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The benefits of blending travel and expense data!

 

When it comes to keeping travellers safe, have you thought about how your expenses can help?

 

Travel and expense data is crucial to a travel manager’s ability to keep employees safe. That’s the advice of Chris Baker, managing director, Concur UK Enterprise, who has explored how good quality, real-time data can help companies meet their duty of care to travellers. 

 

 

Robust travel policies, programmes and processes will help protect employees, but it’s not sufficient to simply check itineraries to see where people are, warns Chris. Up to half of employee travel is booked outside of corporate systems, creating gaps in travel data and leaving travel managers with a lack of control.

 

The first step towards correcting this is providing travellers with user-friendly tools and experiences, says Chris, adding: “Employees should be able to go in, conduct a quick search and find the flight, hotel or train they need at the preferred rates from the business’s travel management company. That way, you’re doing the hard work for them so why would they book elsewhere?”

 

However, even with a great booking tool, there will always be some employees that book direct. While discouraging direct bookings, Concur also looked to find a way to bring data back into the system. It found that travel itineraries were not the only useful source of data – expense data provides real-time insights that are crucial in managing duty of care.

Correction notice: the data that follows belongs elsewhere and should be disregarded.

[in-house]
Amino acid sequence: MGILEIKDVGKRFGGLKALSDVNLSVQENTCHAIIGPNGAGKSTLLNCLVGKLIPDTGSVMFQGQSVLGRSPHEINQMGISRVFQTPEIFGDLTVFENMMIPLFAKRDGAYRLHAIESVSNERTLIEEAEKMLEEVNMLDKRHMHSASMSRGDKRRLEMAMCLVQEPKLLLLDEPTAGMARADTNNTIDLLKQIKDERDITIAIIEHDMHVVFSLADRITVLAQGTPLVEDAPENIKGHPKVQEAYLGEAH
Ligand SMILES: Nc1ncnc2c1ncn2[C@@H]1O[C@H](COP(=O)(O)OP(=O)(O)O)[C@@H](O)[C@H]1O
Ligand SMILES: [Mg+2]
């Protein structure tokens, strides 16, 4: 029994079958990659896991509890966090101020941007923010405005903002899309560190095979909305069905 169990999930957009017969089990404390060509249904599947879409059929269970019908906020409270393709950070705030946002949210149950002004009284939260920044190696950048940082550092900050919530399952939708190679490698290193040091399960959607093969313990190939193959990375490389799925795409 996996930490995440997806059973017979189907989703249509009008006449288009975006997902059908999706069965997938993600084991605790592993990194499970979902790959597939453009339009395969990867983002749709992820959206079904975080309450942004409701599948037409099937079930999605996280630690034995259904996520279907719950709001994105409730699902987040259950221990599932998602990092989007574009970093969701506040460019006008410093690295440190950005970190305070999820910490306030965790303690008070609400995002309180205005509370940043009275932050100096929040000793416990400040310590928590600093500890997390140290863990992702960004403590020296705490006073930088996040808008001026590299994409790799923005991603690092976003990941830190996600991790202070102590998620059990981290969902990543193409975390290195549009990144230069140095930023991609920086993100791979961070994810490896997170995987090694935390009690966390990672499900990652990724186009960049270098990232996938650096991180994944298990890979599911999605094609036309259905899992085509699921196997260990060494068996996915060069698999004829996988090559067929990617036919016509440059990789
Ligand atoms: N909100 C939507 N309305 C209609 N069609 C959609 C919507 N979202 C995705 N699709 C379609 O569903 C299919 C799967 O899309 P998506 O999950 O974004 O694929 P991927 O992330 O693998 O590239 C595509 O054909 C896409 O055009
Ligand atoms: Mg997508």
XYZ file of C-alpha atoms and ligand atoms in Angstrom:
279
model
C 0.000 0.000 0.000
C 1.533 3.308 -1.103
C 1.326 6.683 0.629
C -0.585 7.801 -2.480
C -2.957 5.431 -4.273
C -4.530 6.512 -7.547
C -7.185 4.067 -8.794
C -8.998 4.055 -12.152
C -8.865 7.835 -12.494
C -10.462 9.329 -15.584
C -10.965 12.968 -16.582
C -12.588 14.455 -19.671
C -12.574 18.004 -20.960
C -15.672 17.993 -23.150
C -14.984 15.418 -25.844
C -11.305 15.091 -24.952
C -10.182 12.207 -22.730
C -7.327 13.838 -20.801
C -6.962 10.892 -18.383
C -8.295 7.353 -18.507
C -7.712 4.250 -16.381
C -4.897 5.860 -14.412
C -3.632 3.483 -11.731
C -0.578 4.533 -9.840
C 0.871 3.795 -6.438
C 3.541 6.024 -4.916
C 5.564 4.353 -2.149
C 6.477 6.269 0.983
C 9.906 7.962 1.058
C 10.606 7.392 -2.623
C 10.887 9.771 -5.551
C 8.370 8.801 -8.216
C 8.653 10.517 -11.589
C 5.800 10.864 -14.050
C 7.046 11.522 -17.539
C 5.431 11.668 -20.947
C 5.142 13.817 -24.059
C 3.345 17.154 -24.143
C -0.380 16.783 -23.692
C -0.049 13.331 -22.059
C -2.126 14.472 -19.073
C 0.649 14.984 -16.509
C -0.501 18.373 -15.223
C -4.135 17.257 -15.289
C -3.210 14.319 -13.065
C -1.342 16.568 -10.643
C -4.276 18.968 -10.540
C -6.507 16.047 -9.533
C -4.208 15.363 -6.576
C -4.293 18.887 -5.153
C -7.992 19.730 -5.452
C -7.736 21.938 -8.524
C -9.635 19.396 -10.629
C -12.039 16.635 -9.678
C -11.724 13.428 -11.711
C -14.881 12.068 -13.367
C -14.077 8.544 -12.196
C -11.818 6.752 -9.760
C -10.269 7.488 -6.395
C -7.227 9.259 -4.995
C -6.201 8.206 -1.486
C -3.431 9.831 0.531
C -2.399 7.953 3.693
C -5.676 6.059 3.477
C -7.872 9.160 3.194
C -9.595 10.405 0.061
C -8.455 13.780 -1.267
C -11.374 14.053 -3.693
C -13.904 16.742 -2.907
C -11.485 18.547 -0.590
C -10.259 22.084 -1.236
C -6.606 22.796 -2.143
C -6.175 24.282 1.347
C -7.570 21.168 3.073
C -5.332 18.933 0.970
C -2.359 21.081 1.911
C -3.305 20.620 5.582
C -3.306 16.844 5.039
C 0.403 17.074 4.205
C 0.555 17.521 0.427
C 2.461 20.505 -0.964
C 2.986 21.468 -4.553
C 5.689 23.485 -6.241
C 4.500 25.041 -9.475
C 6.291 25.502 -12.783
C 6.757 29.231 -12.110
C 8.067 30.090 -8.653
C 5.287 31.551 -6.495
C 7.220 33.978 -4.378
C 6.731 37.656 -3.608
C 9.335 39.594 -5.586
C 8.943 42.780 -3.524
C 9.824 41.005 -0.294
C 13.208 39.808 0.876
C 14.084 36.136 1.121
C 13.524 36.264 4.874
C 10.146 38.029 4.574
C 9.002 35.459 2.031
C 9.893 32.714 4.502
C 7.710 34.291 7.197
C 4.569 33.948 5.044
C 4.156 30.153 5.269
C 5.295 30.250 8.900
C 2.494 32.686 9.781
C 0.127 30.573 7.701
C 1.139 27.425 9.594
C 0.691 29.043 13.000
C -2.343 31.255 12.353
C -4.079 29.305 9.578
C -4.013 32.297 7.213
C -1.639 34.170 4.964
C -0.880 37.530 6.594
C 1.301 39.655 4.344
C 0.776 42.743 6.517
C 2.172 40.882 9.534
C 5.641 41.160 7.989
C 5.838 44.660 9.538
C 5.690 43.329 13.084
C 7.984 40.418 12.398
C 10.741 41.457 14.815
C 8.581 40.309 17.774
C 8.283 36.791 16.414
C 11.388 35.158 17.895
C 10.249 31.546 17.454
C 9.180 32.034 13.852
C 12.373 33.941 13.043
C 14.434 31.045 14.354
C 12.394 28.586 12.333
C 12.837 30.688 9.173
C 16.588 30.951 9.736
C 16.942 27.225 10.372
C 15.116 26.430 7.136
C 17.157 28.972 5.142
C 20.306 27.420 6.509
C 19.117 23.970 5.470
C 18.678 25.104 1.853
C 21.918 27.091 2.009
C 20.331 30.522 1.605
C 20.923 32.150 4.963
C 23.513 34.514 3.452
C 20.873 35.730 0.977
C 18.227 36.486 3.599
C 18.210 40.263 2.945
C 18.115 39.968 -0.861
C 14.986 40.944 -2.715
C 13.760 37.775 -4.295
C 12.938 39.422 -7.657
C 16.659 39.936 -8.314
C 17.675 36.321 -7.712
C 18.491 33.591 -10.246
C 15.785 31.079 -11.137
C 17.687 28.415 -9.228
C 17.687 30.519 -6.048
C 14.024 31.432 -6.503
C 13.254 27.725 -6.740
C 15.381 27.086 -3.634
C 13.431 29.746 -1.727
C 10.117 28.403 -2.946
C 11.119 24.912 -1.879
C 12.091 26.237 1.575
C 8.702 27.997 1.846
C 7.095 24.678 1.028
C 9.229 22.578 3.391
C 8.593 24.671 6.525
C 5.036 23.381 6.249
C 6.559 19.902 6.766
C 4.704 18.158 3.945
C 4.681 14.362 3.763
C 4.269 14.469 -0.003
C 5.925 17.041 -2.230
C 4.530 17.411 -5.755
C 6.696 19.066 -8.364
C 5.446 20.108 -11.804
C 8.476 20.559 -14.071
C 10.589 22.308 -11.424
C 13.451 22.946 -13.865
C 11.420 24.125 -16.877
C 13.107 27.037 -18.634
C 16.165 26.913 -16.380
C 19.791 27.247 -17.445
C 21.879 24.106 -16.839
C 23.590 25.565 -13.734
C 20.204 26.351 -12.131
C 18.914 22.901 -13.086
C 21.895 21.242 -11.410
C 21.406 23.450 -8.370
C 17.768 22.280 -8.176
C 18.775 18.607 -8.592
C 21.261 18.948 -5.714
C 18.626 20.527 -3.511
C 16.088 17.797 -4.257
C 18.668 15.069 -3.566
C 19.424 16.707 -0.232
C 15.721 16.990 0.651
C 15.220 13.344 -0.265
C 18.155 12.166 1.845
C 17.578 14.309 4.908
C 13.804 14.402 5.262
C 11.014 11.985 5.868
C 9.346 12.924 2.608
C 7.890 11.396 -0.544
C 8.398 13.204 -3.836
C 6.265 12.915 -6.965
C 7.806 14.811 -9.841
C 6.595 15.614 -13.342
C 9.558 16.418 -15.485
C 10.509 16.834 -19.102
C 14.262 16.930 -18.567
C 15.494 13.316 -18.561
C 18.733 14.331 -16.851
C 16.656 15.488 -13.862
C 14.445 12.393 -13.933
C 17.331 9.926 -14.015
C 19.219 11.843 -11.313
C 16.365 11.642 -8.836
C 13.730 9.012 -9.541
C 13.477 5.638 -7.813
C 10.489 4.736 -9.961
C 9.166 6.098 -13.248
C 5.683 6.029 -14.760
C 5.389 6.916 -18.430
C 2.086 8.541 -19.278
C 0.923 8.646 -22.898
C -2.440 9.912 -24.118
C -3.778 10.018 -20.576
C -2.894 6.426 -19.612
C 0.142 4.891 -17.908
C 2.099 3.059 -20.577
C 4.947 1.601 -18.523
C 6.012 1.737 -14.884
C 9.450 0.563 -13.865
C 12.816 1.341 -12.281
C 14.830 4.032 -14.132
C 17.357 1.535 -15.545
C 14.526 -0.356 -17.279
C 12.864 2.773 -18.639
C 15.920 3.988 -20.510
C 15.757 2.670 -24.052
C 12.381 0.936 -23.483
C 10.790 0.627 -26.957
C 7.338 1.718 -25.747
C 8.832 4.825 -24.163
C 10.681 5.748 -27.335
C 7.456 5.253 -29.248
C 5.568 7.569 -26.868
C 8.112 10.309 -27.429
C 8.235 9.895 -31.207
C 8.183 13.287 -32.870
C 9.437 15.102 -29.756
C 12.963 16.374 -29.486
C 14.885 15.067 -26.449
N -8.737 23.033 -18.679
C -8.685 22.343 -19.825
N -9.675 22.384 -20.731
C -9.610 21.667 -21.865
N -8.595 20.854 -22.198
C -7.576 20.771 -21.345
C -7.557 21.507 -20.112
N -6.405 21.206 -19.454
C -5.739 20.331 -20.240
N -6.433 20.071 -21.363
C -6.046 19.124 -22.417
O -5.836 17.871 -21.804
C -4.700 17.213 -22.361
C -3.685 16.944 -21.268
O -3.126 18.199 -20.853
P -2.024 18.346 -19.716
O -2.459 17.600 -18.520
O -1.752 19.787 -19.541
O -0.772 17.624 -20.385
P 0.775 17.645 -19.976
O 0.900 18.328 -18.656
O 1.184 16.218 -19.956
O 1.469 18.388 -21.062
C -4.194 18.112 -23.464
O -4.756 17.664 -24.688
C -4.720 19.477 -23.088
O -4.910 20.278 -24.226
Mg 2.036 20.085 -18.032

“Corporate credit cards, for example, are often overlooked as a source of reliable information about where employees are and what they are doing,” says Chris. “If the card is charged at a coffee shop on the outskirts of a city dealing with a potential terrorism alert, you will know quickly whether they are out of harm’s way.”

 

Credit card data is also a useful way of making sure that the planned itinerary and actual trip matches up. Once this flows into a comprehensive tool that manages both travel and expense, it’s easy to spot discrepancies. If, say, the traveller had to move a meeting and travel to Edinburgh instead of Dublin – the card data will soon show their movements – even if their itinerary hasn’t been updated.

 

With all the data in the right place, the next step is how to manage travel emergencies. Unfortunately, everything from industrial action, bad weather and acts of terror can impact business travel. When a travel manager has full visibility of where their travellers are, it’s much easier to identify who is affected.

 

Finally, it’s essential to have a plan in place to assist travellers whenever and wherever they might need support. From rebooking a cancelled flight to emergency evacuation, travel managers need to be able to locate, actively monitor and assist every employee.

 

Chris advises: “Get your travel team and suppliers together to discuss various scenarios. If you’re not able to find a solution to every situation, it’s time to review your travel programme and the technology behind it.”